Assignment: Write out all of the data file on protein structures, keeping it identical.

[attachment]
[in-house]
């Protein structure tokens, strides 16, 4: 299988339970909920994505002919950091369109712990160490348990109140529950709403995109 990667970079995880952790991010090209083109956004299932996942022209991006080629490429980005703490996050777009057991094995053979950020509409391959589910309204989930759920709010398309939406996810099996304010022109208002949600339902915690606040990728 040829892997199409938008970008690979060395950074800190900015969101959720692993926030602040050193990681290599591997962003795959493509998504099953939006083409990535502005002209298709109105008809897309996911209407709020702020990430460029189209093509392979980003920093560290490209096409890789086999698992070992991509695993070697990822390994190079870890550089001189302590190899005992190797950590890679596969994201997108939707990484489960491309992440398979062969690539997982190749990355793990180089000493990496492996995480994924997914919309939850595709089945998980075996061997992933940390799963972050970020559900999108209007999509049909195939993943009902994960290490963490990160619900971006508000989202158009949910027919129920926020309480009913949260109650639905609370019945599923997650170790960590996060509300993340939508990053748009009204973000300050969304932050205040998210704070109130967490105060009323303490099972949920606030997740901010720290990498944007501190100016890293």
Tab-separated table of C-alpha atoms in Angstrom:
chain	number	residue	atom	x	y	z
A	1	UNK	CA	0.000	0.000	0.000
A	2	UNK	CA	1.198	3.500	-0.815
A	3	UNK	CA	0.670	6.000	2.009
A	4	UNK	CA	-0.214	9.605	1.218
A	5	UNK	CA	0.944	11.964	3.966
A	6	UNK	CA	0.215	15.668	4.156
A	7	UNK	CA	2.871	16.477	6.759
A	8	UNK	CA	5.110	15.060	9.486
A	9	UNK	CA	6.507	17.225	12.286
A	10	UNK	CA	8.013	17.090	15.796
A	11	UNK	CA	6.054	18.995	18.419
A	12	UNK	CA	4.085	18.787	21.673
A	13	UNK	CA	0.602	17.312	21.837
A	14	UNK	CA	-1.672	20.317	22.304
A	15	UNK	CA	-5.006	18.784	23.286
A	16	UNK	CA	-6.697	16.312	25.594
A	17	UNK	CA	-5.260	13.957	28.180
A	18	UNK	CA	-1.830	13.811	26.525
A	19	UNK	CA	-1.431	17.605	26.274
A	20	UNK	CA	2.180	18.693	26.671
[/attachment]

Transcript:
[in-house]
């Protein structure tokens, strides 16, 4: 299988339970909920994505002919950091369109712990160490348990109140529950709403995109 990667970079995880952790991010090209083109956004299932996942022209991006080629490429980005703490996050777009057991094995053979950020509409391959589910309204989930759920709010398309939406996810099996304010022109208002949600339902915690606040990728 040829892997199409938008970008690979060395950074800190900015969101959720692993926030602040050193990681290599591997962003795959493509998504099953939006083409990535502005002209298709109105008809897309996911209407709020702020990430460029189209093509392979980003920093560290490209096409890789086999698992070992991509695993070697990822390994190079870890550089001189302590190899005992190797950590890679596969994201997108939707990484489960491309992440398979062969690539997982190749990355793990180089000493990496492996995480994924997914919309939850595709089945998980075996061997992933940390799963972050970020559900999108209007999509049909195939993943009902994960290490963490990160619900971006508000989202158009949910027919129920926020309480009913949260109650639905609370019945599923997650170790960590996060509300993340939508990053748009009204973000300050969304932050205040998210704070109130967490105060009323303490099972949920606030997740901010720290990498944007501190100016890293």
Tab-separated table of C-alpha atoms in Angstrom:
chain	number	residue	atom	x	y	z
A	1	UNK	CA	0.000	0.000	0.000
A	2	UNK	CA	1.198	3.500	-0.815
A	3	UNK	CA	0.670	6.000	2.009
A	4	UNK	CA	-0.214	9.605	1.218
A	5	UNK	CA	0.944	11.964	3.966
A	6	UNK	CA	0.215	15.668	4.156
A	7	UNK	CA	2.871	16.477	6.759
A	8	UNK	CA	5.110	15.060	9.486
A	9	UNK	CA	6.507	17.225	12.286
A	10	UNK	CA	8.013	17.090	15.796
A	11	UNK	CA	6.054	18.995	18.419
A	12	UNK	CA	4.085	18.787	21.673
A	13	UNK	CA	0.602	17.312	21.837
A	14	UNK	CA	-1.672	20.317	22.304
A	15	UNK	CA	-5.006	18.784	23.286
A	16	UNK	CA	-6.697	16.312	25.594
A	17	UNK	CA	-5.260	13.957	28.180
A	18	UNK	CA	-1.830	13.811	26.525
A	19	UNK	CA	-1.431	17.605	26.274
A	20	UNK	CA	2.180	18.693	26.671